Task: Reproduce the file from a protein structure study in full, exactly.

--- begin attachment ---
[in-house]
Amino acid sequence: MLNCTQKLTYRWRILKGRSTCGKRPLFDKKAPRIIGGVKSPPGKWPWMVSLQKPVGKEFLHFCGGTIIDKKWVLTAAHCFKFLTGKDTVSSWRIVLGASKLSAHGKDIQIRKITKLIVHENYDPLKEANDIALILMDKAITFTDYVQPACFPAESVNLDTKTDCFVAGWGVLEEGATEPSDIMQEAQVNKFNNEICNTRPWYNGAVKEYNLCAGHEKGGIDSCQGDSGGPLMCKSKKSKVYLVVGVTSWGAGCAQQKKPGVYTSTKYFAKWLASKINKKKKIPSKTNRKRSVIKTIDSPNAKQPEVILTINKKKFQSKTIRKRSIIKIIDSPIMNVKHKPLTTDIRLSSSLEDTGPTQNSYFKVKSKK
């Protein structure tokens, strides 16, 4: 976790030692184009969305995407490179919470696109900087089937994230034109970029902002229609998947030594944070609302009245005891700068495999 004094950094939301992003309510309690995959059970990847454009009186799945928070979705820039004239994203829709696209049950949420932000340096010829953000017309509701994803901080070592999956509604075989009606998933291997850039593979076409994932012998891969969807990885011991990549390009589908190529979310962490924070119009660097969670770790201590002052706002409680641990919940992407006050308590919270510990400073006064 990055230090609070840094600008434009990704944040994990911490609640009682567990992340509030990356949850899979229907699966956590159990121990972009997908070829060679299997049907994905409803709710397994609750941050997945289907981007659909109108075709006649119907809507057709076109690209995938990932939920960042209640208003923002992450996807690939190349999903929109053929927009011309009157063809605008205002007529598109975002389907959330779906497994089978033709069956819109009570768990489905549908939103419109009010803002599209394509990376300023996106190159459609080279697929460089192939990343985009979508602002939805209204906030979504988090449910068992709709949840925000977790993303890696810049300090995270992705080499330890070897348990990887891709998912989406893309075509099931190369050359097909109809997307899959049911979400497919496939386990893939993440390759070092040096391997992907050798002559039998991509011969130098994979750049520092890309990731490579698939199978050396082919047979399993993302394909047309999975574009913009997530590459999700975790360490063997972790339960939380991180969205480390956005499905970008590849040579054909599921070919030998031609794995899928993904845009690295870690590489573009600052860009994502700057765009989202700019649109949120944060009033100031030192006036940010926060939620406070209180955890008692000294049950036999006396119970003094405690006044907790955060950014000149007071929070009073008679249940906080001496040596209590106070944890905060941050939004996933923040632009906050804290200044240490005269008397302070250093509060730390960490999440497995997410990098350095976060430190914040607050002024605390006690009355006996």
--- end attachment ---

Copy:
[in-house]
Amino acid sequence: MLNCTQKLTYRWRILKGRSTCGKRPLFDKKAPRIIGGVKSPPGKWPWMVSLQKPVGKEFLHFCGGTIIDKKWVLTAAHCFKFLTGKDTVSSWRIVLGASKLSAHGKDIQIRKITKLIVHENYDPLKEANDIALILMDKAITFTDYVQPACFPAESVNLDTKTDCFVAGWGVLEEGATEPSDIMQEAQVNKFNNEICNTRPWYNGAVKEYNLCAGHEKGGIDSCQGDSGGPLMCKSKKSKVYLVVGVTSWGAGCAQQKKPGVYTSTKYFAKWLASKINKKKKIPSKTNRKRSVIKTIDSPNAKQPEVILTINKKKFQSKTIRKRSIIKIIDSPIMNVKHKPLTTDIRLSSSLEDTGPTQNSYFKVKSKK
């Protein structure tokens, strides 16, 4: 976790030692184009969305995407490179919470696109900087089937994230034109970029902002229609998947030594944070609302009245005891700068495999 004094950094939301992003309510309690995959059970990847454009009186799945928070979705820039004239994203829709696209049950949420932000340096010829953000017309509701994803901080070592999956509604075989009606998933291997850039593979076409994932012998891969969807990885011991990549390009589908190529979310962490924070119009660097969670770790201590002052706002409680641990919940992407006050308590919270510990400073006064 990055230090609070840094600008434009990704944040994990911490609640009682567990992340509030990356949850899979229907699966956590159990121990972009997908070829060679299997049907994905409803709710397994609750941050997945289907981007659909109108075709006649119907809507057709076109690209995938990932939920960042209640208003923002992450996807690939190349999903929109053929927009011309009157063809605008205002007529598109975002389907959330779906497994089978033709069956819109009570768990489905549908939103419109009010803002599209394509990376300023996106190159459609080279697929460089192939990343985009979508602002939805209204906030979504988090449910068992709709949840925000977790993303890696810049300090995270992705080499330890070897348990990887891709998912989406893309075509099931190369050359097909109809997307899959049911979400497919496939386990893939993440390759070092040096391997992907050798002559039998991509011969130098994979750049520092890309990731490579698939199978050396082919047979399993993302394909047309999975574009913009997530590459999700975790360490063997972790339960939380991180969205480390956005499905970008590849040579054909599921070919030998031609794995899928993904845009690295870690590489573009600052860009994502700057765009989202700019649109949120944060009033100031030192006036940010926060939620406070209180955890008692000294049950036999006396119970003094405690006044907790955060950014000149007071929070009073008679249940906080001496040596209590106070944890905060941050939004996933923040632009906050804290200044240490005269008397302070250093509060730390960490999440497995997410990098350095976060430190914040607050002024605390006690009355006996």